Cyber security tips for project managers

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The threat of cyber issues is a very real one and it is growing. Information security is becoming even more important and is becoming an important feature of any project. When you make big changes to your project, you risk the introduction of additional security vulnerabilities that were not available before. These are things that a project manager needs to address in order to ensure that there are no major breaches.

Here are some simple tips to help you focus on the information security of your projects, because this is something that your project management training course may not have covered in enough detail.

Identify, record and address any information security requirements of the project

For the success of any project, the project manager needs to do everything necessary to identify the security requirements of a project from the start to the finish. These need to be put in place and when aspects of the project change, checked to ensure they change as well. 

If these requirements are not addressed promptly enough, they may have an impact on the project as it progresses. Ensure that checking your information security is a scheduled part of your work and forms an ongoing process.

Security must be achievable, measurable and managed

Project security goals must be achievable and have objectives that are measurable and integrated within any project plan that is made. A good way of achieving the right level of engagement is to ensure that key milestones to the project are included with your project plan. This will serve to remind you when you should be looking at your security and checking that you are still on track.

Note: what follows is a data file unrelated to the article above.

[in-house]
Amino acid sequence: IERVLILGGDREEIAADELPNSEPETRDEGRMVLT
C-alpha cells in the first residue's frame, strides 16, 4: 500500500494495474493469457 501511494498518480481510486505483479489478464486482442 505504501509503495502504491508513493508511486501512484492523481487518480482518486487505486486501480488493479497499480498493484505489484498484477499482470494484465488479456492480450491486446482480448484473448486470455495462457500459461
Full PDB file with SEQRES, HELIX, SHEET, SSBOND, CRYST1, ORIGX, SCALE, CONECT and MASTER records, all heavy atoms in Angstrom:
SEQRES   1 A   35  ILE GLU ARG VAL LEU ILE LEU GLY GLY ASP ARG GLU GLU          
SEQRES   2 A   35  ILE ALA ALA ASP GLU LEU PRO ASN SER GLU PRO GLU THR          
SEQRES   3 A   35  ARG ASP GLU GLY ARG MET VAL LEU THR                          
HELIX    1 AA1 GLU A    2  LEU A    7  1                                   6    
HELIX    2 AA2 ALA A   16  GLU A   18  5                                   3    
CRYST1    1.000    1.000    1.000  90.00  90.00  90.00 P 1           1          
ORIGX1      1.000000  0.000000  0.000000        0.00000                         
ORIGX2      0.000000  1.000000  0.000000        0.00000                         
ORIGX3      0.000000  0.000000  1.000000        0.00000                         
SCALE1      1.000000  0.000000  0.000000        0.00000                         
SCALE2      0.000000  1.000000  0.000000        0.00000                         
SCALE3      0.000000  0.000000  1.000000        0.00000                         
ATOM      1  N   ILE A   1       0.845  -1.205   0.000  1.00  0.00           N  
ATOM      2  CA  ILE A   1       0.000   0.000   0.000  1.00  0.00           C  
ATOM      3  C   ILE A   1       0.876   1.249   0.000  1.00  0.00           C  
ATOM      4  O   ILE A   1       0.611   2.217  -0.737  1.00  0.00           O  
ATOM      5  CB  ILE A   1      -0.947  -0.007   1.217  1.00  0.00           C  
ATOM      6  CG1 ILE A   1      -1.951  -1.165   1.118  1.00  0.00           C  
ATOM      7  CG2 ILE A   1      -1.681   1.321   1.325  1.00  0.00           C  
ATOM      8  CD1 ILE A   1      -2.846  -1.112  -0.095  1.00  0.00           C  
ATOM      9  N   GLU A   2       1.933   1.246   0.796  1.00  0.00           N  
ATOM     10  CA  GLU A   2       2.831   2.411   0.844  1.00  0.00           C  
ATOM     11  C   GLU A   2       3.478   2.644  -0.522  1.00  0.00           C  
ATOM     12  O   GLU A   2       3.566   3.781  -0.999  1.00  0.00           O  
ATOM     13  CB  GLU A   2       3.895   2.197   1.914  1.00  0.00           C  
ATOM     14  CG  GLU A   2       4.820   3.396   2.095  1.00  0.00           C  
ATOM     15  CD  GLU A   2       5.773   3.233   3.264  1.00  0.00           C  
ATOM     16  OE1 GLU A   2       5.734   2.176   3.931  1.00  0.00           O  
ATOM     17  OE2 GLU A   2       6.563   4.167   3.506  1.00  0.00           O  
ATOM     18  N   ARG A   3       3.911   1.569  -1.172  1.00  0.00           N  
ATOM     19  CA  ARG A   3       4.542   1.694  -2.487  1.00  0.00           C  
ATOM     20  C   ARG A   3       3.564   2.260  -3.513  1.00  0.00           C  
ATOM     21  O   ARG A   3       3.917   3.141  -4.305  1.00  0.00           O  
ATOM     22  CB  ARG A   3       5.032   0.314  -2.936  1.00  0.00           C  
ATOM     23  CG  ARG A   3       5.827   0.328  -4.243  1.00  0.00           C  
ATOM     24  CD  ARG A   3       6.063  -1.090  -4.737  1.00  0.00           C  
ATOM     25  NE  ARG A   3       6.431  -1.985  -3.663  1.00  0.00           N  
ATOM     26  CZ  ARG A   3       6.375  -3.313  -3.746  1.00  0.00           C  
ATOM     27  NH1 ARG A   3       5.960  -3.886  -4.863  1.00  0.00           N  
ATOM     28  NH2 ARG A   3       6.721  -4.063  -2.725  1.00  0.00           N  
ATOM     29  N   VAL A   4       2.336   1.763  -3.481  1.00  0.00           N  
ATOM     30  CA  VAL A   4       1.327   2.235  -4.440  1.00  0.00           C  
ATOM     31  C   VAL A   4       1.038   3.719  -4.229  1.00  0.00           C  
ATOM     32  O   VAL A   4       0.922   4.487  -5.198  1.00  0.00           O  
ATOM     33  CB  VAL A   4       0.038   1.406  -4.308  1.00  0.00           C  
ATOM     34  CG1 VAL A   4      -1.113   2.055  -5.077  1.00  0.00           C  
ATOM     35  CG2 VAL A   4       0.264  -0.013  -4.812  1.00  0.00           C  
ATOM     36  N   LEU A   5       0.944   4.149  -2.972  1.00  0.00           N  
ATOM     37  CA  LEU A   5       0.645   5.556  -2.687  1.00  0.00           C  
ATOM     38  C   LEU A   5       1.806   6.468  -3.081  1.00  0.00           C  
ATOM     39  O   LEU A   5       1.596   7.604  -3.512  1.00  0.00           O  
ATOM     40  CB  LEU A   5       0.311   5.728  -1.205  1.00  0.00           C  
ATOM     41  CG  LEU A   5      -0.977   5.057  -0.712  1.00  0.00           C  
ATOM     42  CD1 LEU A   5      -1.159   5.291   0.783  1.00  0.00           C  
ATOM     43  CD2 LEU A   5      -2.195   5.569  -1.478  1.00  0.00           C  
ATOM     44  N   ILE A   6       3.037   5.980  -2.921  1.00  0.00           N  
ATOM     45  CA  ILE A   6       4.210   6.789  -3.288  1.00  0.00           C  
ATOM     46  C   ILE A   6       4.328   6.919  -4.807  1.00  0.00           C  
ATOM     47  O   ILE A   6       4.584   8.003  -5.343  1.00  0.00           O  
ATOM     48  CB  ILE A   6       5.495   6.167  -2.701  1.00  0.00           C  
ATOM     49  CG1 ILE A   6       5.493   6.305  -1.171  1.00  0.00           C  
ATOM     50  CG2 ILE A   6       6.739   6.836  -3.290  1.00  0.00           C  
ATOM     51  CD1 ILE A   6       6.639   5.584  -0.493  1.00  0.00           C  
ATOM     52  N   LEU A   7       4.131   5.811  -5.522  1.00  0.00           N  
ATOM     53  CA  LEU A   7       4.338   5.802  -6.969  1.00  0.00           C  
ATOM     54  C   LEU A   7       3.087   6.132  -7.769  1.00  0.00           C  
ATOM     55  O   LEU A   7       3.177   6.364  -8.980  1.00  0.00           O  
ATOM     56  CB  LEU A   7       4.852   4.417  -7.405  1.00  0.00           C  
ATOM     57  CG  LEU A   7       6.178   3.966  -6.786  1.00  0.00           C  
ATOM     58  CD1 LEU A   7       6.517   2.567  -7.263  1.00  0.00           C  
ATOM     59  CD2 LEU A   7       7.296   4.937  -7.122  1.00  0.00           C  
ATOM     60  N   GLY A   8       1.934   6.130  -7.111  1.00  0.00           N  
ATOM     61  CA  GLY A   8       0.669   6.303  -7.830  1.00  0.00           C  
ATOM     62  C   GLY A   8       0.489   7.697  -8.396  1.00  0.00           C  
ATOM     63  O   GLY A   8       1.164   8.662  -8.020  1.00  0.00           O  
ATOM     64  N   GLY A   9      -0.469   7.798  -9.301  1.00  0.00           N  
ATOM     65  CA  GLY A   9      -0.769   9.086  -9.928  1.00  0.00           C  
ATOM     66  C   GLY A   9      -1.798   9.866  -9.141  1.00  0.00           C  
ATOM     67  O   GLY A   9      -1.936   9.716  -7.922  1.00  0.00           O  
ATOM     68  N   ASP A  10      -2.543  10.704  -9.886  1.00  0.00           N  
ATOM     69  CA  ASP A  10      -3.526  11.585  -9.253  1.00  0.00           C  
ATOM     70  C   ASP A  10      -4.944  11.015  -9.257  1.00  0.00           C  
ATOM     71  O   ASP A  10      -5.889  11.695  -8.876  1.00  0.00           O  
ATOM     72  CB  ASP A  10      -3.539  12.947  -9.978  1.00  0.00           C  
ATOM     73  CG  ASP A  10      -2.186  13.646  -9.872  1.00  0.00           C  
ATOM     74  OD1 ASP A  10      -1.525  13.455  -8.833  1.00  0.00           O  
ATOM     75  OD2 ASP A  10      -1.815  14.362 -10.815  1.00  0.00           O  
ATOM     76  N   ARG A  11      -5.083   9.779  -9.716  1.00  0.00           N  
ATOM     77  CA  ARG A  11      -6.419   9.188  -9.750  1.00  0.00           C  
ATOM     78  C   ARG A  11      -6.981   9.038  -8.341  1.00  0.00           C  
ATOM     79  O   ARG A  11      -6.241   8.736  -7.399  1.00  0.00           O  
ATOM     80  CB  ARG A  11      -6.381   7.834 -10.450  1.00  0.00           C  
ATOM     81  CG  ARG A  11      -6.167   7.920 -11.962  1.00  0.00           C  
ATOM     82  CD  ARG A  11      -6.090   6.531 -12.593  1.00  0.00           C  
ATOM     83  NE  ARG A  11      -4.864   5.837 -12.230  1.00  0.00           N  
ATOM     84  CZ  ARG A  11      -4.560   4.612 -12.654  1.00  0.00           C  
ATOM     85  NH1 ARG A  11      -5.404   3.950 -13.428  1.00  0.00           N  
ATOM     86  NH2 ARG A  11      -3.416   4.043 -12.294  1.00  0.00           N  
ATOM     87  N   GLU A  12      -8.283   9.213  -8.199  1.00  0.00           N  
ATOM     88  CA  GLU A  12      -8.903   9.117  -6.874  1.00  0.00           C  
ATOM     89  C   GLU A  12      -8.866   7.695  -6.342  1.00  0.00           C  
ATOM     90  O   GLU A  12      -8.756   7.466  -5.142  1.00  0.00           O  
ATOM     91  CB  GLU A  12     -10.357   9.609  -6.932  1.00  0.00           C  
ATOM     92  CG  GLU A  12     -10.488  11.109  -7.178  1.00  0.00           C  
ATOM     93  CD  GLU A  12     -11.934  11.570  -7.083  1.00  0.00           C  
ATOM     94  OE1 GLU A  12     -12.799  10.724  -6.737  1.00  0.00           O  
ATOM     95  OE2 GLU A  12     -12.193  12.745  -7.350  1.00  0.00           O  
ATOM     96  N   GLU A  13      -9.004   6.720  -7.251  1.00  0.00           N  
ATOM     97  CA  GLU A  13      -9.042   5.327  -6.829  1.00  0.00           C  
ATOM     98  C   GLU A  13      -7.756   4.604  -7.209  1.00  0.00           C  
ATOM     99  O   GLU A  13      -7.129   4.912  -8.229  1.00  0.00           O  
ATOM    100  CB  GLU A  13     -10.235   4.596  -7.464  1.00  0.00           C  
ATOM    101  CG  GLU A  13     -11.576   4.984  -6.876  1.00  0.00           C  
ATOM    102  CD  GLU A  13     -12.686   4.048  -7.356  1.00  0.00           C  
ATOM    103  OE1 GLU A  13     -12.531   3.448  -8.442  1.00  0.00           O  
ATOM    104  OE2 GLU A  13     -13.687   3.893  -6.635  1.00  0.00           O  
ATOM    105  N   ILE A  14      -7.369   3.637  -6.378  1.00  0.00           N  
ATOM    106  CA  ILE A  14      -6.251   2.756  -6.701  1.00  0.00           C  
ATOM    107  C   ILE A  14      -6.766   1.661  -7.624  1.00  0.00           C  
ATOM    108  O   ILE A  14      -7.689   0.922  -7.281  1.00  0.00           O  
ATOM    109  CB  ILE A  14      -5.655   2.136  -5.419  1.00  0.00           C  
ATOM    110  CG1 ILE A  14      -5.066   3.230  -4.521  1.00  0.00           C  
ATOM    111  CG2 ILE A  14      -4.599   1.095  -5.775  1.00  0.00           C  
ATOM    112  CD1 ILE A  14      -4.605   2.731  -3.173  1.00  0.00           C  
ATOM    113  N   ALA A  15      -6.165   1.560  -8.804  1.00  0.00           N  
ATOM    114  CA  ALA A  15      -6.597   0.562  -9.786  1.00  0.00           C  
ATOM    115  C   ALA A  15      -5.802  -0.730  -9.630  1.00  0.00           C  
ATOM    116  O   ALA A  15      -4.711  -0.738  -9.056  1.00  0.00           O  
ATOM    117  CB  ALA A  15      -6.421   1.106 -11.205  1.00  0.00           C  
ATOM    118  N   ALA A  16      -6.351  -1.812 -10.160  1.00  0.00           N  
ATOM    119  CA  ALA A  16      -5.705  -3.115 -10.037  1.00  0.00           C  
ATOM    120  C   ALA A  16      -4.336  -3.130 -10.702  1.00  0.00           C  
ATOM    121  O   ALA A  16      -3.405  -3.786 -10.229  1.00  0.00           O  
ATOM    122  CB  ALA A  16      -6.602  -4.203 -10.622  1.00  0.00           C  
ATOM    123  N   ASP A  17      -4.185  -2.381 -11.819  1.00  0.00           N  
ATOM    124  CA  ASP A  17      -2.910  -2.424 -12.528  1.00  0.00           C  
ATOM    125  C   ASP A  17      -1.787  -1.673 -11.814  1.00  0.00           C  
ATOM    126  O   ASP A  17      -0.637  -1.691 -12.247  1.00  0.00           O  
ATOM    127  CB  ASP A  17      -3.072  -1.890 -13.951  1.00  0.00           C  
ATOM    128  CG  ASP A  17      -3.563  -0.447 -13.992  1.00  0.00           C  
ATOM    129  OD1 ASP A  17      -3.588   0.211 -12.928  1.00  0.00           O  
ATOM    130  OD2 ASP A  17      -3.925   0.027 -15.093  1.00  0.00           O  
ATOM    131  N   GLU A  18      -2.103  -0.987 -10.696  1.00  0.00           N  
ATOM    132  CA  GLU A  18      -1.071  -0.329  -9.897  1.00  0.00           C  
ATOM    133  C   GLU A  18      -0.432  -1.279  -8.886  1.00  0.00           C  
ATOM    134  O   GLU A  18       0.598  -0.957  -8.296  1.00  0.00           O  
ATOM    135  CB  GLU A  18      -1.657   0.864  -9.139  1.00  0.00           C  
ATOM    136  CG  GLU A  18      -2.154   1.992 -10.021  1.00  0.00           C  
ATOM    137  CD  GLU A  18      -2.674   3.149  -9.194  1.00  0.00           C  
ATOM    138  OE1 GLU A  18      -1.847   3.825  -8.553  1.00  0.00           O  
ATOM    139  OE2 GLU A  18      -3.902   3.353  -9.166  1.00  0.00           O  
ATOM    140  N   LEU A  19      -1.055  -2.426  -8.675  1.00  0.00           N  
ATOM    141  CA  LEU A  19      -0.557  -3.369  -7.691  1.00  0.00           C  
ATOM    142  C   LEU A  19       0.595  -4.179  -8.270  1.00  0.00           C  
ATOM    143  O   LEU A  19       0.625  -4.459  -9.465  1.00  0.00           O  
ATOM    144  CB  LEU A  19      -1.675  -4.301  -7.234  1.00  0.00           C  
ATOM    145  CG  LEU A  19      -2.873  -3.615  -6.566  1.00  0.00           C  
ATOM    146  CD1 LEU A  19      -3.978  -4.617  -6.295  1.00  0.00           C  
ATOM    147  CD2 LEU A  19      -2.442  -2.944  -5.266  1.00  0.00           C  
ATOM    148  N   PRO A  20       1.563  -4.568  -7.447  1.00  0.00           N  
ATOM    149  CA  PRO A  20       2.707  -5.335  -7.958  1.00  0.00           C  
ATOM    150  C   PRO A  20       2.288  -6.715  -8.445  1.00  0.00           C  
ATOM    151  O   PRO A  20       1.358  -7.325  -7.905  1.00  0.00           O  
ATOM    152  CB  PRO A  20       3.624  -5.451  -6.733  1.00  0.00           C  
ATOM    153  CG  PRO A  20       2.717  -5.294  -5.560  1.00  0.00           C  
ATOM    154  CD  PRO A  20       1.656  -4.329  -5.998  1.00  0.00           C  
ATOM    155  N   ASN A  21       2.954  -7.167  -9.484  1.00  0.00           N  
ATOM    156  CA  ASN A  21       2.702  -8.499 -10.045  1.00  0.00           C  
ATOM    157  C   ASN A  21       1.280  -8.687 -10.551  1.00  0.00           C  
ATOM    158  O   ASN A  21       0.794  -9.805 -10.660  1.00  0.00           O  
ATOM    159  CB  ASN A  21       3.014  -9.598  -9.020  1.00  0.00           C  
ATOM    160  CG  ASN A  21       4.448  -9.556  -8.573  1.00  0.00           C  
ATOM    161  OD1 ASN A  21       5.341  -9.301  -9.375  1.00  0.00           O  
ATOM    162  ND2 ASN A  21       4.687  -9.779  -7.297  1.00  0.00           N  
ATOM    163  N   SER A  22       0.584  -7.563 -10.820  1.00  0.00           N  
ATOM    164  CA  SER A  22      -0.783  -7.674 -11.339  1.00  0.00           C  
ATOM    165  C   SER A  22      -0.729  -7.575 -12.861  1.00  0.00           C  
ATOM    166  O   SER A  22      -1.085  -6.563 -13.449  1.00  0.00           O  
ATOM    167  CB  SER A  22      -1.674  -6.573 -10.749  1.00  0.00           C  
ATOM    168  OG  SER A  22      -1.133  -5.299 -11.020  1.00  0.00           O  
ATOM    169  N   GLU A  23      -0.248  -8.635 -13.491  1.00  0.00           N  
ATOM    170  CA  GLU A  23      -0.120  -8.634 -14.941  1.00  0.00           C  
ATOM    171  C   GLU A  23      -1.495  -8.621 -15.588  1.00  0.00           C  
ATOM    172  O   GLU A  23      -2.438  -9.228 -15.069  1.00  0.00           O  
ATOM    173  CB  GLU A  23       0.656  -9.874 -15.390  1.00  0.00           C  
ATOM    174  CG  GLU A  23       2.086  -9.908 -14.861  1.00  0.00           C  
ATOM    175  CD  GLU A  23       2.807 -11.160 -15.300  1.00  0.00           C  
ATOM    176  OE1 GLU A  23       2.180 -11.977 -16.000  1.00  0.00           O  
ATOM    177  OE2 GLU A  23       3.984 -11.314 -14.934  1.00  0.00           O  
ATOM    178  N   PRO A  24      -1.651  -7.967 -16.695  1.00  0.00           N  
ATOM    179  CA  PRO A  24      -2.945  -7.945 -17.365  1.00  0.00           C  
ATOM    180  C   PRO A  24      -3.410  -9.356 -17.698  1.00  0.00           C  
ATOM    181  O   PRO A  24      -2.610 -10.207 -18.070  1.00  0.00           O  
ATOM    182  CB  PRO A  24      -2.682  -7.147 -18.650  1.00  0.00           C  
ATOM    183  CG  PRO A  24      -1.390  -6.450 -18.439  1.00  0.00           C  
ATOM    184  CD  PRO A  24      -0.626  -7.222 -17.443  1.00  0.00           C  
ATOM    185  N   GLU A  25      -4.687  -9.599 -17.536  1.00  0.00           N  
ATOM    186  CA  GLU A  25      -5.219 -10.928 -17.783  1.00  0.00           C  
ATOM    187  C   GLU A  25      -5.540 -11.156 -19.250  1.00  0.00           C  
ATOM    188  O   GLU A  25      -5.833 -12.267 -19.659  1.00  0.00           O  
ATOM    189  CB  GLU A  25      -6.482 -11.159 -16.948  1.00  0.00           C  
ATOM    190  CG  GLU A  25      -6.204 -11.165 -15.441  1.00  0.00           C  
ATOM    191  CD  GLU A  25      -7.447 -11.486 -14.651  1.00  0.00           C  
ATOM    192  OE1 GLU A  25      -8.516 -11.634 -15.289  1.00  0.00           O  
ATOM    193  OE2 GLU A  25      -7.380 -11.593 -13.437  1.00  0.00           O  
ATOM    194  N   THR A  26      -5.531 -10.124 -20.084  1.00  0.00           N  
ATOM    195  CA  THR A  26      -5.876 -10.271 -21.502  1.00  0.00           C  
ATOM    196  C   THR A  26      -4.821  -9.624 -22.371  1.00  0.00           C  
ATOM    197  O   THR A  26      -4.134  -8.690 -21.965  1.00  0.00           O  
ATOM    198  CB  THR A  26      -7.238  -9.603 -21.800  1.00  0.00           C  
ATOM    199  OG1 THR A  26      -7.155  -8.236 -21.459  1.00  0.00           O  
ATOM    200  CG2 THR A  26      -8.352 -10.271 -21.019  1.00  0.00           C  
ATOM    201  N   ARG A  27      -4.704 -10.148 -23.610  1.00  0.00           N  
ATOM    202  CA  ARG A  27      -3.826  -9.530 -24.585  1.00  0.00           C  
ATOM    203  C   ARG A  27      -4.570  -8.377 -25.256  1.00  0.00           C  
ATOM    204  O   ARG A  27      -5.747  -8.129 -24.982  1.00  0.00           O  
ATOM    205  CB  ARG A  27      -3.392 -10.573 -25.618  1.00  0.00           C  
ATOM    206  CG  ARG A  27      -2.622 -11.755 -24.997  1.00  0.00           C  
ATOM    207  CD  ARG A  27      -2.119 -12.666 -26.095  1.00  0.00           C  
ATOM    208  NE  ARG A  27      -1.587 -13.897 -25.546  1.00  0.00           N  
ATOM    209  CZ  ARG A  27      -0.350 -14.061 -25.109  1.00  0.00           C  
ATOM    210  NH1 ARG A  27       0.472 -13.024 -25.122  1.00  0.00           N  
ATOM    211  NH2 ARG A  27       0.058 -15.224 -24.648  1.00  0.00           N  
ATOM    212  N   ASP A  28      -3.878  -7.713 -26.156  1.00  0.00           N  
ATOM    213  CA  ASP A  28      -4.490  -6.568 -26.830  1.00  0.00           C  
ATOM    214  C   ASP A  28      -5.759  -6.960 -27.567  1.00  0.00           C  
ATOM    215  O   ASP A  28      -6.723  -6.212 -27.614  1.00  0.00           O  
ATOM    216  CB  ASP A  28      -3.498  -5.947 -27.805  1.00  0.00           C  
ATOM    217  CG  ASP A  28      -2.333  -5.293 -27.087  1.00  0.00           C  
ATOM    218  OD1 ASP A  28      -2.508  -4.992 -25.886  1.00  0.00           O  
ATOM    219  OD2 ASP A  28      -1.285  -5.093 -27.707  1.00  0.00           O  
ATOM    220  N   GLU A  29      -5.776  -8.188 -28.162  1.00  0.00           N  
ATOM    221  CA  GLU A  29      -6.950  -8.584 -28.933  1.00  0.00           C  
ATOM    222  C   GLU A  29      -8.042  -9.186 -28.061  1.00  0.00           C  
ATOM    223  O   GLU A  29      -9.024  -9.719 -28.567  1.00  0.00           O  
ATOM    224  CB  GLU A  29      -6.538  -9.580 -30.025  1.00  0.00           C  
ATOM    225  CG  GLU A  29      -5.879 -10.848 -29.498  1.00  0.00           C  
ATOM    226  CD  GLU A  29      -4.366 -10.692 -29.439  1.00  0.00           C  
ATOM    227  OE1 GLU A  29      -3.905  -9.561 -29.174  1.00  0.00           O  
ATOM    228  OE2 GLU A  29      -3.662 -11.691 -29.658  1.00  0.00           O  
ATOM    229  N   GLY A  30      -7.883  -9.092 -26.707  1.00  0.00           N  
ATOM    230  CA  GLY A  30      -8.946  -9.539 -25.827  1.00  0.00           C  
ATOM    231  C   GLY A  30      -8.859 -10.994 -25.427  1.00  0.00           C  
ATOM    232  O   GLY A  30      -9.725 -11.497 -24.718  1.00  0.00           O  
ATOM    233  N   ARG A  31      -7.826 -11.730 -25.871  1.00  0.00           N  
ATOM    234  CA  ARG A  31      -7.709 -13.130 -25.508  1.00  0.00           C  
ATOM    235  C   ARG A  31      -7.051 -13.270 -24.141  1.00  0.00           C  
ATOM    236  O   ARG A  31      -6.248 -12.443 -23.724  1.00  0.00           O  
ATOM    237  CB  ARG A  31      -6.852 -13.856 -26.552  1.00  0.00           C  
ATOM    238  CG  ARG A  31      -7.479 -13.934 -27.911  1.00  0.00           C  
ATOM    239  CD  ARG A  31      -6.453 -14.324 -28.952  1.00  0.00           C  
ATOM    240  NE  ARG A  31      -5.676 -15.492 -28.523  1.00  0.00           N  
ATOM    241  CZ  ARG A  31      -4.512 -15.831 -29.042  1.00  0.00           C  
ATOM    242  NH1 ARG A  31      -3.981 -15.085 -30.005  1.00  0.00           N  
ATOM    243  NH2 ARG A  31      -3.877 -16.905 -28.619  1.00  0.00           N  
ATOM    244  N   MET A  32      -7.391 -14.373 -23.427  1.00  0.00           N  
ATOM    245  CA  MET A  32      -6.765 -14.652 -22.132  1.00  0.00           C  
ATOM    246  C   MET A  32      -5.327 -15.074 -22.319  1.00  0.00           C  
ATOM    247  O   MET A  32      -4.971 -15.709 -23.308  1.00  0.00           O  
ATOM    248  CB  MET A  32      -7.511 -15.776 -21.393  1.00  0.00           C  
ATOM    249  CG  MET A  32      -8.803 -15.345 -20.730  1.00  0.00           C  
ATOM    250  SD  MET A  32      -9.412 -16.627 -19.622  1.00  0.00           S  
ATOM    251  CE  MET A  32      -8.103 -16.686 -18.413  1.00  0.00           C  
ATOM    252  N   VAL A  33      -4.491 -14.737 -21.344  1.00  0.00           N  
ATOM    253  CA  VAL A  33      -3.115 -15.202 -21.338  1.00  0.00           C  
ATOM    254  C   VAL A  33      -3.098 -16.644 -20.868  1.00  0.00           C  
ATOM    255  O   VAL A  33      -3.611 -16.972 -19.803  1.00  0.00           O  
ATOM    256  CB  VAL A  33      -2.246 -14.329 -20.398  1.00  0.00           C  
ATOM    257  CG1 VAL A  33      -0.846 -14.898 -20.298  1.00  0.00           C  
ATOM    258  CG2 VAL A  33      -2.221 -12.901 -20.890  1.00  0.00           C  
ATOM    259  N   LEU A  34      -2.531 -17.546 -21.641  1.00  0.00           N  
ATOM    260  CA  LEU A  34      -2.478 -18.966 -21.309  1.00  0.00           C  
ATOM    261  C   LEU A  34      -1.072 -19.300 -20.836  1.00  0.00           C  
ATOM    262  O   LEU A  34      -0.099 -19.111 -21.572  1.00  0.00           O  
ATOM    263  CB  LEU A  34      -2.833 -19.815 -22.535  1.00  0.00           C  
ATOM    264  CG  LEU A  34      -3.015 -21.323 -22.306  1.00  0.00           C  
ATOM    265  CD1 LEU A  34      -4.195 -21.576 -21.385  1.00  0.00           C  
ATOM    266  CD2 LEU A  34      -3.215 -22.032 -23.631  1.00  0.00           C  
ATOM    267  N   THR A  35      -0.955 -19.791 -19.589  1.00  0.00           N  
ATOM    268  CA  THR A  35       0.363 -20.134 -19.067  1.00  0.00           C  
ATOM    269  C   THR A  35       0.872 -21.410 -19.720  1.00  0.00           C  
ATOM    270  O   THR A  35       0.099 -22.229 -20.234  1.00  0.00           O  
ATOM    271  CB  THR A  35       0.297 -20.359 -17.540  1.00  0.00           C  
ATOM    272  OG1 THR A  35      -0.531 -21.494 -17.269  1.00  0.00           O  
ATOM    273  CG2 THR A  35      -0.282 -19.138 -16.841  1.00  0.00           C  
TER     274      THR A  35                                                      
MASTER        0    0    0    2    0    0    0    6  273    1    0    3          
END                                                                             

Get advice from professionals and create a project security role

Add a role for project security within your project and give one person the responsibility for ensuring that security is delivered. In the case of larger projects, this could well end up being a full-time role all on its own and will require the relevant team member to work with the project manager advising them about security requirements as the project continues. In many ways the definition of project management is exactly this. Use the resources you do have but accept that you might need to get an external expert in for some things.

Normally it would be the responsibility of the project manager to mitigate low probability / impact threats but someone who is more of an expert in the subject matter is better suited for handling anything more significant than that. It may well be that there is already someone within the company who has the relevant skills, and these can be utilised, if not then it can be a good idea to get an external expert in to assist. 

Test it

It really is a good idea to ensure that any security elements you put in place are subjected to the relevant testing and where appropriate certification. There are external companies that can assist you with this. Testing can take up a lot of time and can be somewhat costly, but it is vital if you want to ensure the security of your project.